Where would you recommend someone go in Thailand?
Todd Phillips: "For me, Bangkok is just one of the most beautiful cities. That’s where you have to go. Bangkok’s a very cosmopolitan city. In our movie, we shot a lot in the Chinatown district of Bangkok. We really took a liking to the look and the feel of that area, but Bangkok as a city is just a beautiful, unbelievable, like I said, cosmopolitan city. I was there for about three months and still felt like I could’ve stayed longer, just more to see. But Thailand in general is beautiful. These guys went to a lot of the islands at some points."
Bradley Cooper: "Yeah, we spent Christmas in Chiang Mai which is incredible, but I would echo what Todd said. For me, I just fell in love with Bangkok. We spend two weeks in a resort town and I couldn’t wait to get back to Bangkok."
Was there a restaurant or bar you liked?
Bradley Cooper: "I actually took a liking to Top Menu, which was a Chinese restaurant that I ate a lot in Bangkok."
Todd Phillips: "Yeah, definitely check out Top Menu. It’s called Top Menu. It’s the best."
Ed Helms: "It’s just like any Chinese takeout place in New York City."
Bradley Cooper: "I would totally disagree with you."
Todd Phillips: "No, he’s wrong. It’s great."
Bradley Cooper: "How dare you, Ed."
Todd Phillips: "He wonders why he got food poisoning. It’s that attitude."
How did you decide how similar to make it to the first one and when to be different?
Todd Phillips: "I think we were aware that the fun part of the first Hangover for me, obviously the guys are really funny in it and the chemistry and all that, but it’s also a mystery. We didn’t want to lose that investigative element that is present in the first one because I think that keeps people leaning forward on their seat and involved in the story. So it was something we made a conscious decision early on that we were going to stick with that template. We kind of 'owned' that template and we were going to embrace it."
What were you able to bring to your characters this time that you felt was unfinished in the first Hangover?
Bradley Cooper: "Well, I think that’s part of the reason why there was so much room for the second one, because there was so much unfinished. You really didn’t get to know the characters. The narrative, which was really this mystery, this ticking clock pressing them in the first one, I think the difference between that one and this one is this movie’s more about the dynamic of the three guys and you really get to know them. For example, for me watching the first one, it could almost be boiled down to one joke. The whole movie’s the setup and the punchline are the credits. When you get to the end of this movie, I’m excited to see the credits, but that’s not what I’ve been thinking about the whole movie. I got very caught up in what happened to Stu and how they dealt with that dynamic and what Alan did. Much more about that which I found to be a much more pleasing movie as a viewer."
Ed Helms: "I think the first movie we were defining those characters and discovering them ourselves. They were really kind of more in archetype. They were more just conventional archetypes in a way that we just added our own accents and inflections to. When it came time for the second movie, it was very exciting because just to echo what Bradley said, we were able to add dimension to these characters in a way because we’d already done the homework. You knew who they were, you knew what their relationships were and Craig [Mazin], Todd and Scot [Armstrong] gave us a lot of fun stuff. It just fleshes these guys out. Getting to go to Stu’s dental office, it’s just more layers on these guys that is fun to explore. It’s just onion layers peeling back is a lot of fun."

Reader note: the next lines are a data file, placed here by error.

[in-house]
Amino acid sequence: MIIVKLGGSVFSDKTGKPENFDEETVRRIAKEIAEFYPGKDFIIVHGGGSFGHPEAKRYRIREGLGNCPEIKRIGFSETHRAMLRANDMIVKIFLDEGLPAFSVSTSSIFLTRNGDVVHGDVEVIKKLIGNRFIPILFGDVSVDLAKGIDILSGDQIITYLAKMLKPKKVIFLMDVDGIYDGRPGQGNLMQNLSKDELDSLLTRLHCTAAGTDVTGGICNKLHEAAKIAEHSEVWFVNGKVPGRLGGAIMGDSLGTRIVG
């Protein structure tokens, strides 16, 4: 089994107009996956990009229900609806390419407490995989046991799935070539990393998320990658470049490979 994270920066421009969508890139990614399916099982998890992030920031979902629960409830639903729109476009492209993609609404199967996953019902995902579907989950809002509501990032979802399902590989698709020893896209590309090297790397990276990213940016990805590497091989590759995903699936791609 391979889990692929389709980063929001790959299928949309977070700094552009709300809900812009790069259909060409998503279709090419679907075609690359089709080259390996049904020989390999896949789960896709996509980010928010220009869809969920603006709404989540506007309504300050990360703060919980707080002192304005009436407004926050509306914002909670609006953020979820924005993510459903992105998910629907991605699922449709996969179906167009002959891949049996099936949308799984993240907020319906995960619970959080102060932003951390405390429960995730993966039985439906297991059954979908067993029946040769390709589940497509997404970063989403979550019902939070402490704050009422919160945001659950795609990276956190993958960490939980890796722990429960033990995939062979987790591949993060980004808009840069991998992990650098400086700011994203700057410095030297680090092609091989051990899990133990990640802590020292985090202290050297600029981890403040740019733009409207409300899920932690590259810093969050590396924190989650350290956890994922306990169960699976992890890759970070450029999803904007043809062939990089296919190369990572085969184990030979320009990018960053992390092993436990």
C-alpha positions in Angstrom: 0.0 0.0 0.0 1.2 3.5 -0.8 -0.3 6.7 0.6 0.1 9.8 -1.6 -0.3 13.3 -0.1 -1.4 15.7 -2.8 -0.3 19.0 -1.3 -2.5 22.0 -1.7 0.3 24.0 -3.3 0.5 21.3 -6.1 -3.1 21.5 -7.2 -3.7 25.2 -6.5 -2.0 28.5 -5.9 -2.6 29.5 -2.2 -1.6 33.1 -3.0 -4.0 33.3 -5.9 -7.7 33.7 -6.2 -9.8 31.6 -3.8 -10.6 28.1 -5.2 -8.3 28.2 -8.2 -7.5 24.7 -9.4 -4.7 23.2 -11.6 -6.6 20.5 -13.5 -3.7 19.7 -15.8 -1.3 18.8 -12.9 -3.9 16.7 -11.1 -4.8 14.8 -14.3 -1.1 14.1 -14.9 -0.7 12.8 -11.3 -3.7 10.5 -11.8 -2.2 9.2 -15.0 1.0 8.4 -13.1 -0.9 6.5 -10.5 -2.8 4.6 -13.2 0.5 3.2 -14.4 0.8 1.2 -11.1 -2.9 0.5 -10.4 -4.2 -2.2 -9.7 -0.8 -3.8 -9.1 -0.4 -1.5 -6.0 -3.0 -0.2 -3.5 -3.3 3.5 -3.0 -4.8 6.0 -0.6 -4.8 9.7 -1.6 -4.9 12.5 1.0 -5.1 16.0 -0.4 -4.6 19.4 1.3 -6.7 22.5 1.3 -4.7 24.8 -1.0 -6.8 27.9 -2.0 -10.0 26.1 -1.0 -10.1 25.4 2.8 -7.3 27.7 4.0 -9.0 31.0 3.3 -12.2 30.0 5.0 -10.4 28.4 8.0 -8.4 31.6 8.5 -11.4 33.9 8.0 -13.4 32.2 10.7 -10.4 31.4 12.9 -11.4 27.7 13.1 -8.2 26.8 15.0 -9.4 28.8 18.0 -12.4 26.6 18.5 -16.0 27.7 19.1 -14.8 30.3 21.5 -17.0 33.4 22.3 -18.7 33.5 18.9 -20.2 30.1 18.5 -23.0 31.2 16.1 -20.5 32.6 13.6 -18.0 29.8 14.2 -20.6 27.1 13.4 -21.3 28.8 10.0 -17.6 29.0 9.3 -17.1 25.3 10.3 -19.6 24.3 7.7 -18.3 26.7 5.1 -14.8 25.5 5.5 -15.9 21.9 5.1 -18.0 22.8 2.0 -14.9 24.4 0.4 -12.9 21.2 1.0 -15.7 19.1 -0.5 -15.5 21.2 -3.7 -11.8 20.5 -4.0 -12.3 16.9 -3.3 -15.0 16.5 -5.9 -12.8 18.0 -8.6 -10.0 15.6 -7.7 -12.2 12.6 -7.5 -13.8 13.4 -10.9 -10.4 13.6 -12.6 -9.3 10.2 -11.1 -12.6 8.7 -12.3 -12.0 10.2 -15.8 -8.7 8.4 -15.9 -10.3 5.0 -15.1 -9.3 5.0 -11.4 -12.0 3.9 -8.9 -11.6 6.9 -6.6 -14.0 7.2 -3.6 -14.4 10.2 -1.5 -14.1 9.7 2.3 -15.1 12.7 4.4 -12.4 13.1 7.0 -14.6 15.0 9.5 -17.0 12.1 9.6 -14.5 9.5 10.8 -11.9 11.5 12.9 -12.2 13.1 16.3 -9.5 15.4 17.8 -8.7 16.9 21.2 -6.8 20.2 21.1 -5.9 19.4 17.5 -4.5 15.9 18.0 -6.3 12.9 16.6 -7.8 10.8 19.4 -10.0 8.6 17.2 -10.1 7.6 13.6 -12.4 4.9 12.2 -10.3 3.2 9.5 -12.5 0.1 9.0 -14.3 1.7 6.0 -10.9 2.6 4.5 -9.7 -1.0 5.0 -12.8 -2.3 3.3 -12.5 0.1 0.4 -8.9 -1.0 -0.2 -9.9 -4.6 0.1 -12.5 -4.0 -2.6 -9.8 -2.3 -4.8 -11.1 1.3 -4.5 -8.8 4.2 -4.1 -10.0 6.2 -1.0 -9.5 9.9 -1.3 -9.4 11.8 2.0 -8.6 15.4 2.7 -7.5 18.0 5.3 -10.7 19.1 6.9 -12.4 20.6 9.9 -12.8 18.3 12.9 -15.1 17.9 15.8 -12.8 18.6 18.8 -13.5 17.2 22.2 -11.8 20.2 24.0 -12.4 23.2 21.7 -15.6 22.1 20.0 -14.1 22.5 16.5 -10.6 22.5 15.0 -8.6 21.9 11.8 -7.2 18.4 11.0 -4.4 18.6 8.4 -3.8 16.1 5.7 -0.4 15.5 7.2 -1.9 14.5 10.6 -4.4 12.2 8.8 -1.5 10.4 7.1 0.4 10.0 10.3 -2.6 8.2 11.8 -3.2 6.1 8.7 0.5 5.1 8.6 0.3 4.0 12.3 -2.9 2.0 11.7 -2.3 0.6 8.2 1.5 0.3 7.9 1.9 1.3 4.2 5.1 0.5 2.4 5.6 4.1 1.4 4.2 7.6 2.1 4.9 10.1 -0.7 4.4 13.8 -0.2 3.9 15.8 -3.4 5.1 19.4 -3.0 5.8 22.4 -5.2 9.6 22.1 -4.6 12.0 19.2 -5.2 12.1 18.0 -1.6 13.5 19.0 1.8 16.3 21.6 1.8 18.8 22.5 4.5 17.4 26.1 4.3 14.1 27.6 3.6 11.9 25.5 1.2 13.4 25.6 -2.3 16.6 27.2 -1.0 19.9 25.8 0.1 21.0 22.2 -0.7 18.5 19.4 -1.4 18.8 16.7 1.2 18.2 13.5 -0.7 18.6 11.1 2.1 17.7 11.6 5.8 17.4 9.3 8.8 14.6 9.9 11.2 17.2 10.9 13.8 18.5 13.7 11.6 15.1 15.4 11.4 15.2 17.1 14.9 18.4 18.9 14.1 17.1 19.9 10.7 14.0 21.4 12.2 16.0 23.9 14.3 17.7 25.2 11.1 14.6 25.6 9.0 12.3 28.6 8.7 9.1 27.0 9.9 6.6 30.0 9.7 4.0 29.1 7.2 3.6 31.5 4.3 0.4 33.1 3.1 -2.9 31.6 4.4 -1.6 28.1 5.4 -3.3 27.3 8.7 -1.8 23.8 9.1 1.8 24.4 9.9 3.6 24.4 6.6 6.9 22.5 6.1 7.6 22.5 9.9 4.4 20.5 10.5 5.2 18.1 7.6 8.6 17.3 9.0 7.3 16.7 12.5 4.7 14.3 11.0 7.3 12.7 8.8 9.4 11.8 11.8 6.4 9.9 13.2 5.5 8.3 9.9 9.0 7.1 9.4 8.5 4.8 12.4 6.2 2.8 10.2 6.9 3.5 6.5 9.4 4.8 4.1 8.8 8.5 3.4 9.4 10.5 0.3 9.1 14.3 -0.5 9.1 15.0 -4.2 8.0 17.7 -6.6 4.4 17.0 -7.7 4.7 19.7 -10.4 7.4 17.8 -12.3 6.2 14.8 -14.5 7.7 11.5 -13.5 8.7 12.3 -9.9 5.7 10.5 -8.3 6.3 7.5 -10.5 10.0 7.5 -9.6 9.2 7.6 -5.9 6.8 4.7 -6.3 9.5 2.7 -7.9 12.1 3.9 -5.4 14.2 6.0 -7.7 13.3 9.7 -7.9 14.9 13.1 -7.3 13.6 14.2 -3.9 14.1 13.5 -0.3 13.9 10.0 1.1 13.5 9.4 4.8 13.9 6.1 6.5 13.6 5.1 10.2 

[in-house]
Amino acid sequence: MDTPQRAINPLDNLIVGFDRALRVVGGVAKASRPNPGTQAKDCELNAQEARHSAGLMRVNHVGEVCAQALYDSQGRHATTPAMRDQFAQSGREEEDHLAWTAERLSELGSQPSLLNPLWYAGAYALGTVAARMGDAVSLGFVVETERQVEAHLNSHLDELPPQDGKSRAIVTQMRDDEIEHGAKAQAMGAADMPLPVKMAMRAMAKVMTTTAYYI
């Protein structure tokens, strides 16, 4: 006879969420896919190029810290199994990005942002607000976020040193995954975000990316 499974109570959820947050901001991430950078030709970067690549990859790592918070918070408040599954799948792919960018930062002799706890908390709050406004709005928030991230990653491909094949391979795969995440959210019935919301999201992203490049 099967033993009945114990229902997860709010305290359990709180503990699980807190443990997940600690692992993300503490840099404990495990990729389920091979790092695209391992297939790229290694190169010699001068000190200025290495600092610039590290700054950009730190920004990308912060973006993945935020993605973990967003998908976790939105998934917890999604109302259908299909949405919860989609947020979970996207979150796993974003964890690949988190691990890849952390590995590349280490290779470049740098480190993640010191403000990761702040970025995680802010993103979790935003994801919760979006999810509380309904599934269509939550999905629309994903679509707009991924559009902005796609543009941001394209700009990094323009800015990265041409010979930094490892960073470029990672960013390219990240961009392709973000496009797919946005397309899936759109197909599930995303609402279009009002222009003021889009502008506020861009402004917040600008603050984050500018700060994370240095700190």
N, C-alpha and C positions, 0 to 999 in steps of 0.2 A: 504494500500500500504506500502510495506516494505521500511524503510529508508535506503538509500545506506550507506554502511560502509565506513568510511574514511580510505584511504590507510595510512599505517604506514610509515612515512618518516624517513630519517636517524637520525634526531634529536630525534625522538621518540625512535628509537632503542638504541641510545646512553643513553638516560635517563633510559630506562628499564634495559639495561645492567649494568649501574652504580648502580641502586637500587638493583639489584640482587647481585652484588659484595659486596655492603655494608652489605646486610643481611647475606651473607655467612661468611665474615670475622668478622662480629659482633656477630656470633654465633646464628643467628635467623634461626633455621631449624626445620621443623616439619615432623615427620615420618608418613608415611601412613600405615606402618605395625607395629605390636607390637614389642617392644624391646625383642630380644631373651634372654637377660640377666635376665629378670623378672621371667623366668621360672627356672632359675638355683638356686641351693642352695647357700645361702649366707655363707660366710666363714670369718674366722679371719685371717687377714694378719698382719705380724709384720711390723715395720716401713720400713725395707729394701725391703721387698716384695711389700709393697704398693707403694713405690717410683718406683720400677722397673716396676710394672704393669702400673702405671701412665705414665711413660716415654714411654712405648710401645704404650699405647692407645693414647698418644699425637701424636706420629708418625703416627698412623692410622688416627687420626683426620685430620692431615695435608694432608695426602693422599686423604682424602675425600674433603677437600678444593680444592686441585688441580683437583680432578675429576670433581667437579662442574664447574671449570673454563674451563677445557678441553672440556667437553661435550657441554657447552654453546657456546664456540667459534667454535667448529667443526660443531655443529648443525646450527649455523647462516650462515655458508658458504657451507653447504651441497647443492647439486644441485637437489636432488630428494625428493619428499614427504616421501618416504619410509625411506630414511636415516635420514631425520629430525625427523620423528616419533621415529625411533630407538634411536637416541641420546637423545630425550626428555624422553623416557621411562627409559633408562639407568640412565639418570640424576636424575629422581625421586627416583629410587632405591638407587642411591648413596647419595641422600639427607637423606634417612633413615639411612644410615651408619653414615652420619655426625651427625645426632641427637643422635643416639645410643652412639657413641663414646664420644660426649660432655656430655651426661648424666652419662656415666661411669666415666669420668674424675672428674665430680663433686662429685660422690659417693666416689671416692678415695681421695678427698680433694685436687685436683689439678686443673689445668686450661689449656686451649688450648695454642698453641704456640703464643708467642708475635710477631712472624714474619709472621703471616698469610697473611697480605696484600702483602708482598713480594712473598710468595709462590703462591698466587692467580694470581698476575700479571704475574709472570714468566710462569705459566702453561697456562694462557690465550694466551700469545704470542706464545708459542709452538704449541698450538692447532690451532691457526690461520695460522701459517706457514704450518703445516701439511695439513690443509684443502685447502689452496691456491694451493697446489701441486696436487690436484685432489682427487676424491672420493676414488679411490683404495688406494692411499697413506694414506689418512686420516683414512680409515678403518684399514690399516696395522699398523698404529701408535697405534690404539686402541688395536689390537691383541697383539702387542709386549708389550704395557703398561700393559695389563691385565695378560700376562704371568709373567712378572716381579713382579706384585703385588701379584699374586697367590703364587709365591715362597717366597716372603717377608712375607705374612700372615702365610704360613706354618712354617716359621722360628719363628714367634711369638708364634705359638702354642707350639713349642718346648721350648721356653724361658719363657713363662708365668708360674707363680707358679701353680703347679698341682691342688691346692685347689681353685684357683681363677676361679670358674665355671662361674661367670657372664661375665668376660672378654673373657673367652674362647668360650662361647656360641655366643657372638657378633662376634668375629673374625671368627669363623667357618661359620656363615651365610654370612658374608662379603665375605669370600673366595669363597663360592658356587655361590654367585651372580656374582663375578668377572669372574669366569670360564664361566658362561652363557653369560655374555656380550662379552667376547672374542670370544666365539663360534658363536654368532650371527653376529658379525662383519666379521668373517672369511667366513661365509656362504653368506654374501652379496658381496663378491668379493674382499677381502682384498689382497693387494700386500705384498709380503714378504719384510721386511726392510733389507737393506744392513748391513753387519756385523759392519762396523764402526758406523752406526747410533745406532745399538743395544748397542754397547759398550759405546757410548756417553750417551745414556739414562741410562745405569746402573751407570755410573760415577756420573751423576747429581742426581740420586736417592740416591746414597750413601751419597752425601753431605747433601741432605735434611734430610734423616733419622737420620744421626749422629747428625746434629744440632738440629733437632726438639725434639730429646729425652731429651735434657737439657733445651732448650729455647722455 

Bradley Cooper: "It was obviously a conscious decision by Todd to do that because the movie breathes more. There’s more room for it, just in terms of the timing of the cuts than the first one. It just has a different musicality to it, this movie."
Zach Galifianakis: "One of the big differences, I think what these guys had touched on, also the sequel, I think the audience or Todd or we all wanted to see us turning against each other a bit which was fun to watch. It kind of calls for it for Phil and Stu to all clash. Even Phil and I have a relationship where I admire him but he gets mad at me and he’s been real gentle with me in the first one, but this one I think he’s at his wit’s end so I think that was something new that we explored. Also as Ed was saying, to go behind the scenes, to see people in their environment, to see Alan in his bedroom is really fun."
Is he crazier this time?
Zach Galifianakis: "Yeah, I think he’s in a lot of mental trouble for the rest of his life, yeah."
Todd, did you let Zach improvise?
Todd Phillips: "You know, certainly there’s a lot of improvised lines in the movie. We don’t do a ton of improvisation in general on set. We kind of more do it off to the side in the morning when the four of us will get together and we’ll just kind of, not rewrite the scene but make some notes and Zach will say, 'How about this line there? How about that?' Then, of course, while we’re shooting, these guys are always free to add and do stuff like that. It’s not like a lot of people think it’s just a sort of made up movie, a lot of improv, a lot of freeform. But I’d be a bad director if I had these guys here and was like, 'No, no, no, just read this line and say it like that.'"
"Zach, Ed and Bradley, Bradley has a great improv in that scene in IHOP where he goes, 'Drink up, oh, I forgot, we’re at an IHOP.' That’s something Bradley just throws in right there, so things like that they’re free to do."
When you were casting Mason Lee, do you know Ang Lee and did you know Mason was his son?
Todd Phillips: "Mason came in like a lot of actors come in to read a part. I actually didn’t know he was Ang Lee’s son until the table read when we’d already cast him. I was talking to him and it turned out he’s Ang Lee’s son. I love Ang Lee, obviously, and I remember I asked Mason, 'Do you think you could get your dad to shoot second unit?' Mason, I think, was nervous and he didn’t know I was joking and he’s like, 'Uh, I will, uh, I’ll call him. I can see but he’s doing a movie in Taiwan.' I was like, 'Okay,' you know? But he was a great find and a great kid. You’re right, I don’t know how many people know that, but the guy who played Teddy, it’s the director Ang Lee’s son."